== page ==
This website is an overview of the history, mythology, and current scientific knowledge of each planet and the major moons in our solar system. Each page has my text and NASA's images, some have sounds and movies, most provide references to additional related information.
All nine planets can be seen with a small telescope; all but Pluto can be seen with binoculars. And large observatories continue to provide much useful information. But the possibility of getting up close with interplanetary spacecraft has revolutionized planetary science. Very little of this site would have been possible without the space program.
Nevertheless, there's a lot that you can see with very modest equipment or even with just your own eyes. Past generations of people found beauty and a sense of wonder contemplating the night sky. Today's scientific knowledge further enhances and deepens that experience. And you can share in it by simply going out in the evening and looking up.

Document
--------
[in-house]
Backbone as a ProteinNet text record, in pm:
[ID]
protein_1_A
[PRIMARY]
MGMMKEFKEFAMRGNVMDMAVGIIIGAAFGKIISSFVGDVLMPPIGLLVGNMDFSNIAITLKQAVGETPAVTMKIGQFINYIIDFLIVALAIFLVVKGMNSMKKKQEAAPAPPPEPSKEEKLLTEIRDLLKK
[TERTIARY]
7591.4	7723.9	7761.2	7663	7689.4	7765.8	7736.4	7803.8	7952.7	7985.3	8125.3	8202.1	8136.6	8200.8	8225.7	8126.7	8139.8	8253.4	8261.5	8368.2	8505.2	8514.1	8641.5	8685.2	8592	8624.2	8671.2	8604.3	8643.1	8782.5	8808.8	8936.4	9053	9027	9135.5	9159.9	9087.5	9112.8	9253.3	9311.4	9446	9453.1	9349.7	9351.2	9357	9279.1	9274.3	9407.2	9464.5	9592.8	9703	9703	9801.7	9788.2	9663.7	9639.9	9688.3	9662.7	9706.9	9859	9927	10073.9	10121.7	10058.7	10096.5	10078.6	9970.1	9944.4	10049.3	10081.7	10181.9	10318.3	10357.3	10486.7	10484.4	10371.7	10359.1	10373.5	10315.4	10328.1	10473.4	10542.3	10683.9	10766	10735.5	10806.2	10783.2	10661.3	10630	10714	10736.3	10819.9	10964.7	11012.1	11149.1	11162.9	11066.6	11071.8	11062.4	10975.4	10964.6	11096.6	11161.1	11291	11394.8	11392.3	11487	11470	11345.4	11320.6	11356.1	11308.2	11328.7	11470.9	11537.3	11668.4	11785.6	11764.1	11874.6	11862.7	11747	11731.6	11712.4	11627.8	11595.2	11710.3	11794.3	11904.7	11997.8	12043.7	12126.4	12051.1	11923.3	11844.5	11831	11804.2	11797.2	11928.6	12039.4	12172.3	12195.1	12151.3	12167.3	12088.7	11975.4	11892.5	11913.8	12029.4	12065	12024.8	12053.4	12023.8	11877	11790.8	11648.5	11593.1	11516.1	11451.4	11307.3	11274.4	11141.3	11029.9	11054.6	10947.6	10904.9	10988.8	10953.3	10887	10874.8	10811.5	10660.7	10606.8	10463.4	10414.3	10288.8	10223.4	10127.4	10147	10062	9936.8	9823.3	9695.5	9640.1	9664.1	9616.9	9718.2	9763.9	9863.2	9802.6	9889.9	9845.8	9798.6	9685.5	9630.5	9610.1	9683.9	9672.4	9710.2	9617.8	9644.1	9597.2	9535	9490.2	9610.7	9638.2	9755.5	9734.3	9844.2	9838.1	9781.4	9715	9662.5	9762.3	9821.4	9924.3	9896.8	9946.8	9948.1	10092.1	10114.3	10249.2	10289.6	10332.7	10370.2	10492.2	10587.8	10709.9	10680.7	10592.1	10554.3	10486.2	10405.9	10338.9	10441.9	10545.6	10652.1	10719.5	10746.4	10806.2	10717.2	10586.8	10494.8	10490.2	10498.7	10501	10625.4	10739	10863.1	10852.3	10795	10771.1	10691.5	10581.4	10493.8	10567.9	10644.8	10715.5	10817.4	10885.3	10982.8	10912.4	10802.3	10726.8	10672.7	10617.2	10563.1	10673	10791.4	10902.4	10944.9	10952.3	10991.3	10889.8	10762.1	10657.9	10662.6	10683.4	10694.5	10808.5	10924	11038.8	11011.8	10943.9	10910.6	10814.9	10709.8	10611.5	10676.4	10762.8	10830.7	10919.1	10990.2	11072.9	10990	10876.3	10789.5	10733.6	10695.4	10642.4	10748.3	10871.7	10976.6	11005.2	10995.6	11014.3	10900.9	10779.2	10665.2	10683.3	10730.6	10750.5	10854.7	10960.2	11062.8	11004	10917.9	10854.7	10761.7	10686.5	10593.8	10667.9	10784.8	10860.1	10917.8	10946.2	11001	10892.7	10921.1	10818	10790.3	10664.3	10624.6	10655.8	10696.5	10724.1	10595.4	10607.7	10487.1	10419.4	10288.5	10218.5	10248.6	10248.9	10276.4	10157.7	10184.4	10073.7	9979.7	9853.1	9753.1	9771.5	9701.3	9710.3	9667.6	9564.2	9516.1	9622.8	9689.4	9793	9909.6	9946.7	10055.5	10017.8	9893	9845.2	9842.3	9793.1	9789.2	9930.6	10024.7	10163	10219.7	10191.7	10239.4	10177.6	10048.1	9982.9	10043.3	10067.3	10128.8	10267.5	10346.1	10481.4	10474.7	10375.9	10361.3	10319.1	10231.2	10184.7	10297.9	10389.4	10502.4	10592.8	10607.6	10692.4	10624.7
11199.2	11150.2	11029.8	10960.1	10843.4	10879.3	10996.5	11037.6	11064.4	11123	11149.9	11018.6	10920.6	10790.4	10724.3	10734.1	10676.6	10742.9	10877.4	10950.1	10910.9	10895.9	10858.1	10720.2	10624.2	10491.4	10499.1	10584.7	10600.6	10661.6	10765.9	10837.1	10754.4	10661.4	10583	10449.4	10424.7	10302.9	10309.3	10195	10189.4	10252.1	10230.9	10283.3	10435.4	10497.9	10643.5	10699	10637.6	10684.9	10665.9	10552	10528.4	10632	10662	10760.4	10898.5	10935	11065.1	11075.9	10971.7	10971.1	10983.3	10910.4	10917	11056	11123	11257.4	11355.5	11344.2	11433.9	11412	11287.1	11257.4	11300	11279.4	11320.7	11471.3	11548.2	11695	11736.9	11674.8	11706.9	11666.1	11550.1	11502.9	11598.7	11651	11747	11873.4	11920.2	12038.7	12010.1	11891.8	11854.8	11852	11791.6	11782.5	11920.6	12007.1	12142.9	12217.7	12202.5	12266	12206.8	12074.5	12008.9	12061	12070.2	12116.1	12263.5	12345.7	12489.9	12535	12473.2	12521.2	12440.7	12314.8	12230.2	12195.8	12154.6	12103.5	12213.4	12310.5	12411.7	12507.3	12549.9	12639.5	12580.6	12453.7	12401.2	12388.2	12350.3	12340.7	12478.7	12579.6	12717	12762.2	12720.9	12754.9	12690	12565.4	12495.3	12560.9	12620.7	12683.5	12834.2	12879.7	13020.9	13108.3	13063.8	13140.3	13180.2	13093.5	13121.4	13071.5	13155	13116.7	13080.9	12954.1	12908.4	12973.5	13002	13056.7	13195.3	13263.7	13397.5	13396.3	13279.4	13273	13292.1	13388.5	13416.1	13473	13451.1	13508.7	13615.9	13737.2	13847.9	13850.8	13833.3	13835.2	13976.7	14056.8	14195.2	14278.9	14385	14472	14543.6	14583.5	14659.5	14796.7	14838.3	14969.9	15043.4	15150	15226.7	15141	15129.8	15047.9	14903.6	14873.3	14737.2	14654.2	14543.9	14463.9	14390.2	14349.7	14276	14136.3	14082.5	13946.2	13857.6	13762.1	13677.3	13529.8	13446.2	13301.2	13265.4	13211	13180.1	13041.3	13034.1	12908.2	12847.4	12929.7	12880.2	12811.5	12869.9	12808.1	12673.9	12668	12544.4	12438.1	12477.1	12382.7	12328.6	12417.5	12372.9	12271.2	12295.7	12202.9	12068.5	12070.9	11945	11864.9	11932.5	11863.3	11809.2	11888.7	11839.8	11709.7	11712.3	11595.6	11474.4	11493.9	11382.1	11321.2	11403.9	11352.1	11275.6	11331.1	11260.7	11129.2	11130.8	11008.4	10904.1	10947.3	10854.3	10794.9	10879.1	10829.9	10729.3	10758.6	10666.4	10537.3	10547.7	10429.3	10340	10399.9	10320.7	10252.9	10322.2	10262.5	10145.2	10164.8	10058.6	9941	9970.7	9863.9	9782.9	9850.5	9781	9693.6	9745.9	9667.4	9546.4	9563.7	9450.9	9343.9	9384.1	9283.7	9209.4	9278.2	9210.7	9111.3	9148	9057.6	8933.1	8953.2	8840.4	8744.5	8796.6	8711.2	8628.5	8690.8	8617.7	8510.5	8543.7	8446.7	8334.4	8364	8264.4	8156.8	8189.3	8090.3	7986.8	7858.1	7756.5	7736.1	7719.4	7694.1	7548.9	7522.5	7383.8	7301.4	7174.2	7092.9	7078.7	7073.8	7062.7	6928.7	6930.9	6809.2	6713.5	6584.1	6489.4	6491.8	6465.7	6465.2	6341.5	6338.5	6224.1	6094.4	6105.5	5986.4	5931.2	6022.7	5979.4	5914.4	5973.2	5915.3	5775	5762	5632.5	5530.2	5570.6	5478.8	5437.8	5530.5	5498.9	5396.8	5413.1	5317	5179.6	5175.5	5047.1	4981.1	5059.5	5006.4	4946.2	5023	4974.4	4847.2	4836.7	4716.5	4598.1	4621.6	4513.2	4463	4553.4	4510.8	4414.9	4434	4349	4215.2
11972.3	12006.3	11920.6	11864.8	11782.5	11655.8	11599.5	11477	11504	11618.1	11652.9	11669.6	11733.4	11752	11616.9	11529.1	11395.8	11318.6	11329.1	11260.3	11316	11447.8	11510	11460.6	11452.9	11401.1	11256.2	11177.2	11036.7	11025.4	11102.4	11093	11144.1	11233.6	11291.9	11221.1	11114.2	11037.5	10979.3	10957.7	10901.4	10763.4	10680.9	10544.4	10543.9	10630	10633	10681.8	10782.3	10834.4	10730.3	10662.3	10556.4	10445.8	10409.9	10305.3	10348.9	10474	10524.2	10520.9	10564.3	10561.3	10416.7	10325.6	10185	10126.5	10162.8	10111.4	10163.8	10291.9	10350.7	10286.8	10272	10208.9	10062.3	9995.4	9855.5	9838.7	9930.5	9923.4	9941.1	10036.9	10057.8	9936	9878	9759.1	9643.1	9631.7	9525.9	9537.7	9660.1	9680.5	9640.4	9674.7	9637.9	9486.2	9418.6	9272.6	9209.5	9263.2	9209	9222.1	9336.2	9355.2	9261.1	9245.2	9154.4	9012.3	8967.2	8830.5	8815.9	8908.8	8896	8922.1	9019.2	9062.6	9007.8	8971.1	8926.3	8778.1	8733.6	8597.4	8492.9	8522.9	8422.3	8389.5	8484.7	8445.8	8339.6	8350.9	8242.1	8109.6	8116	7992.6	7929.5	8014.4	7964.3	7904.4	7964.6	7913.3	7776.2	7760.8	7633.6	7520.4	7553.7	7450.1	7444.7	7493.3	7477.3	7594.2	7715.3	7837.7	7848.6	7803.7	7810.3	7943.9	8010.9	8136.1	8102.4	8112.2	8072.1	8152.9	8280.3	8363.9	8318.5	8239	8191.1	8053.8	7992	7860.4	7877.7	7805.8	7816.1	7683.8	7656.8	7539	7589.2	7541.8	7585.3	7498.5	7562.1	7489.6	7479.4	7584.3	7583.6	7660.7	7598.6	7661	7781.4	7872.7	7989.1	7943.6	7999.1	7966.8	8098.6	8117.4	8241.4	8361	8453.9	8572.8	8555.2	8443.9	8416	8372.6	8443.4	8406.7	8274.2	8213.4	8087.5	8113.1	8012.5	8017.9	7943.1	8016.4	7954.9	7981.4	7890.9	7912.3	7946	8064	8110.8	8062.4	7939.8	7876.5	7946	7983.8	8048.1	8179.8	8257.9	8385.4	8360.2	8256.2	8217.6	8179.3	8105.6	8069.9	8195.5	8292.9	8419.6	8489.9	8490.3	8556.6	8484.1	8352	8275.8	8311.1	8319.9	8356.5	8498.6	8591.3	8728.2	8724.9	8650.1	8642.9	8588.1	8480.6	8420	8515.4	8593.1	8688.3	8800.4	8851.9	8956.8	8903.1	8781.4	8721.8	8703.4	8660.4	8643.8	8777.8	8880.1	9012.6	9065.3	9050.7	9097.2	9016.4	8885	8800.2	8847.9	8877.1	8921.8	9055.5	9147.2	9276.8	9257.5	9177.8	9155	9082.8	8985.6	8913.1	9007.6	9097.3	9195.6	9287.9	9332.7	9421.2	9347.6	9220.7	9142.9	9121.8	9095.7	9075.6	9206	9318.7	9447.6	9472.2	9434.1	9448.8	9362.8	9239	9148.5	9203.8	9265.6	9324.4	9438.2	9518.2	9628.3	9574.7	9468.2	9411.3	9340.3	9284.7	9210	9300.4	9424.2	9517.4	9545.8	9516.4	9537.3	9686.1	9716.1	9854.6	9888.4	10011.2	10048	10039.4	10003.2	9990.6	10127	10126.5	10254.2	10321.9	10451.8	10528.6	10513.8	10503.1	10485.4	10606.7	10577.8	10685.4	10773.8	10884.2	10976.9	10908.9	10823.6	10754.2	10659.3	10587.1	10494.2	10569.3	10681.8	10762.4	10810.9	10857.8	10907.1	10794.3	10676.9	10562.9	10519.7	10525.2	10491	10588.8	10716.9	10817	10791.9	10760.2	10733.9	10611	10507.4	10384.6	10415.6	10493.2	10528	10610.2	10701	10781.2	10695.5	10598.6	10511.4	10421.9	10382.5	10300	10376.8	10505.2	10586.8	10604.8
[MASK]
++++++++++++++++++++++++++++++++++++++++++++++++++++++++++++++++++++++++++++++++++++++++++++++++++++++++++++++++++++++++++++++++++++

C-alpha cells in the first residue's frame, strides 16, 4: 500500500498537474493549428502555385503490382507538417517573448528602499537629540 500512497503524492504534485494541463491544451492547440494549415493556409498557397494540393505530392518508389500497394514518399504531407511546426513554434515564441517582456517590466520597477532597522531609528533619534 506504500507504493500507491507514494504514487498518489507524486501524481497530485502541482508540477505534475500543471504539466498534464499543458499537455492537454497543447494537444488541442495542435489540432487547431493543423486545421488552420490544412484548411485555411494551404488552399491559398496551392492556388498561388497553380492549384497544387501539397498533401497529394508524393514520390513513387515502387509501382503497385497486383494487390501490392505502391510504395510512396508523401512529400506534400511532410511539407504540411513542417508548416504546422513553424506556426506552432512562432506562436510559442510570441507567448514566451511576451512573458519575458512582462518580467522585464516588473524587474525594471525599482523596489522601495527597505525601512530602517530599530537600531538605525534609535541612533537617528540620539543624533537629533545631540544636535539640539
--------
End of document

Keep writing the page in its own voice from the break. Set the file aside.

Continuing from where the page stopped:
An object bigger than Pluto has been found in the outer solar system by astronmers Mike Brown (Caltech), Chad Trujillo (Gemini Observatory), and David Rabinowitz (Yale University). It is possible, perhaps likely, that it will eventually be considered to be our solar system's tenth planet. For more info, see NASA's press release and the discoverer's web site. Its temporary designation is 2003UB313; an official name will be given in due course (more). Brown et al have now also spotted a moon orbiting this object.
Meanwhile, the New Horizons mission to Pluto and beyond was launched successfully on 2006 Jan 19 and should reach Pluto in July 2015.
Our knowledge of our solar system is extensive. But it is far from complete. Some of the worlds have never even been photographed up close. The Nine Planets is an overview of what we know today. We are still exploring. Much more is still to come:
We shall not cease from exploration, and the end of all our exploring will be to arrive where we started and know the place for the first time.
-- T. S. Eliot
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